Eubie Blake and Noble Sissle: Background information when reading When Broadway Was Black

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When Broadway Was Black

The Triumphant Story of the All-Black Musical that Changed the World (aka Footnotes)

by Caseen Gaines

When Broadway Was Black by Caseen Gaines X
When Broadway Was Black by Caseen Gaines
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    May 2021, 352 pages

    Feb 2023, 352 pages


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Eubie Blake and Noble Sissle

This article relates to When Broadway Was Black

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Black and white photo of Eubie Blake and Noble Sissle at a pianoIn Footnotes*, Caseen Gaines explores the production of Shuffle Along, the first all-Black musical to become a runaway success on Broadway. The show's appeal and popularity are credited in part to the talents of songwriting team Noble Sissle and Eubie Blake, who had a history of collaborating that predated their exceptional work on Shuffle Along.

Noble Sissle was born in Indianapolis, Indiana in 1889. He was inspired to pursue music by his father, who was a minister and church organist. After getting his start performing vaudeville as a young man, Sissle moved to Baltimore in 1915 and joined a musical group called Joe Porter's Famous Dixie Serenaders.

Eubie Blake was a Baltimore native, born James Hubert Blake in the city in 1887. He started taking organ lessons at age seven, and reportedly played in a brothel at age 15 (without parental knowledge or permission). Blake also joined Joe Porter's Serenaders in 1915, and shortly thereafter he and Sissle composed their first song together, "It's All Your Fault." They brought the song to the singer Sophie Tucker, who bought it for $200.

Sissle enlisted in the army in 1917 after the United States entered World War I, joining the 369th Infantry, known as the Harlem Hellfighters. Sissle and fellow musician James Reese Europe organized a marching band, and their music is believed to have introduced the American style of jazz to many parts of France during the war.

After the war, Blake and Sissle formed a group called the Dixie Duo and performed on the vaudeville circuit. In 1920, the pair met Flournoy Miller and Aubrey Lyles. These two were also songwriters and performers, and the four began working on the musical Shuffle Along shortly thereafter. The show premiered in 1921 and was a tremendous success. Interestingly, Blake and Sissle resisted performing in blackface while working in vaudeville, despite it being a common feature of this performance genre. Shuffle Along, however, was performed in blackface. In a 1973 radio interview, Sissle explained, "When we put Shuffle Along, on Broadway, we put negroes back to work again...People said that we had an Uncle Tom show, because it was cork and they distorted the English language. But it was permissible in those days." Cork is another term for blackface, as in early iterations performers used burnt cork to darken their appearance.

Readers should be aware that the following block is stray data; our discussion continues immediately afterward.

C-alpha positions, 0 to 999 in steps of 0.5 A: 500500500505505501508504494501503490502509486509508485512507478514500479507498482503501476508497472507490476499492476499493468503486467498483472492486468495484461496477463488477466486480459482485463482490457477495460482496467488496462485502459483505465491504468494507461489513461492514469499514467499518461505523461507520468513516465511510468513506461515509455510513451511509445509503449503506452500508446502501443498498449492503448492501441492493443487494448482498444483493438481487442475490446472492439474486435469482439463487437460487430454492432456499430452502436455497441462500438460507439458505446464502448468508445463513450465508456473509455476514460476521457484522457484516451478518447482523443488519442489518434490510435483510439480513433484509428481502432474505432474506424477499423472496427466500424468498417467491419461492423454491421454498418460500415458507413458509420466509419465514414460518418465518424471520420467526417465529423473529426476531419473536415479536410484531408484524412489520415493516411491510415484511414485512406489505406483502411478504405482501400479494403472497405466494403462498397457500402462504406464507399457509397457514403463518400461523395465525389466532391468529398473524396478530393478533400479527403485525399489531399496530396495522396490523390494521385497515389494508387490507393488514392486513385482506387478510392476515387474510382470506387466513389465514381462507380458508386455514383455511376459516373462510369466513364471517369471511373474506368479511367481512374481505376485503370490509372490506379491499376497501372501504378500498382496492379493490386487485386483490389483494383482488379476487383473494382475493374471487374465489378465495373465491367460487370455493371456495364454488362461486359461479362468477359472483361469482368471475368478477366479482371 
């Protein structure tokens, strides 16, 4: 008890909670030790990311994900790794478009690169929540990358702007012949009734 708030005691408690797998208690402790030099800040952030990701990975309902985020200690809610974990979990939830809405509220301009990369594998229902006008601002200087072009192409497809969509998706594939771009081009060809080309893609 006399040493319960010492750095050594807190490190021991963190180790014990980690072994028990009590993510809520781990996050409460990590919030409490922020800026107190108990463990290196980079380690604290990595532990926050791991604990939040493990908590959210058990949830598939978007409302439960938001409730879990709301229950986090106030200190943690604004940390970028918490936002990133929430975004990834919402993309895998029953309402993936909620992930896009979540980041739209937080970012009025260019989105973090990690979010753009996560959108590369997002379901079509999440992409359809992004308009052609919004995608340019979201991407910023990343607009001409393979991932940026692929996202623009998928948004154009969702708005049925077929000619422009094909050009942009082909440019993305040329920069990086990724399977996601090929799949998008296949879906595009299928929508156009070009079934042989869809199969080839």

Noble Sissle and Eubie Blake both went on to do a number of extraordinary things. Sissle produced and starred in two additional Broadway shows, Dixie on Parade and a 1933 revival of Shuffle Along. He was one of the founding members of the Negro Actors' Guild, serving as the organization's first president in 1937. In 1953, he performed at President Eisenhower's inauguration, and throughout the '50s he had a radio show, which he used to highlight the work of other Black music artists. Sissle died in 1975 at age 86.

During World War II, Blake was a bandleader for the United Services Organization (an American nonprofit group, generally known as the USO, that seeks to be a "home away from home" for U.S. Armed Forces personnel by providing live entertainment to troops and their families wherever they are posted). Upon returning to the United States, he attended New York University, studying music. In the 1970s, he performed on The Tonight Show Starring Johnny Carson and The Merv Griffin Show multiple times. A hit Broadway show called Eubie! showcased the artist's greatest hits, running from 1978-79. He was awarded the Presidential Medal of Freedom by President Reagan in 1981. Eubie Blake died in 1983 at age 96. The Eubie Blake Cultural Arts Center in Baltimore honors his legacy by showcasing Black artists and offering art and cultural programs to young people.

Below, you can see a clip of Sissle and Blake performing "Snappy Songs Number 2" in 1923. The sound quality is poor due to the technology used and the aging process, but it gives you an idea of what their performances were like.


Note: When first published in hardcover in 2021, this book was titled Footnotes: The Black Artists Who Rewrote the Rules of the Great White Way. In paperback, it was renamed, When Broadway Was Black:The Triumphant Story of the All-Black Musical that Changed the World.

Noble Sissel (left) and Eubie Blake (right), courtesy of Travalanche

Filed under People, Eras & Events

This "beyond the book article" relates to When Broadway Was Black. It originally ran in August 2021 and has been updated for the February 2023 paperback edition. Go to magazine.

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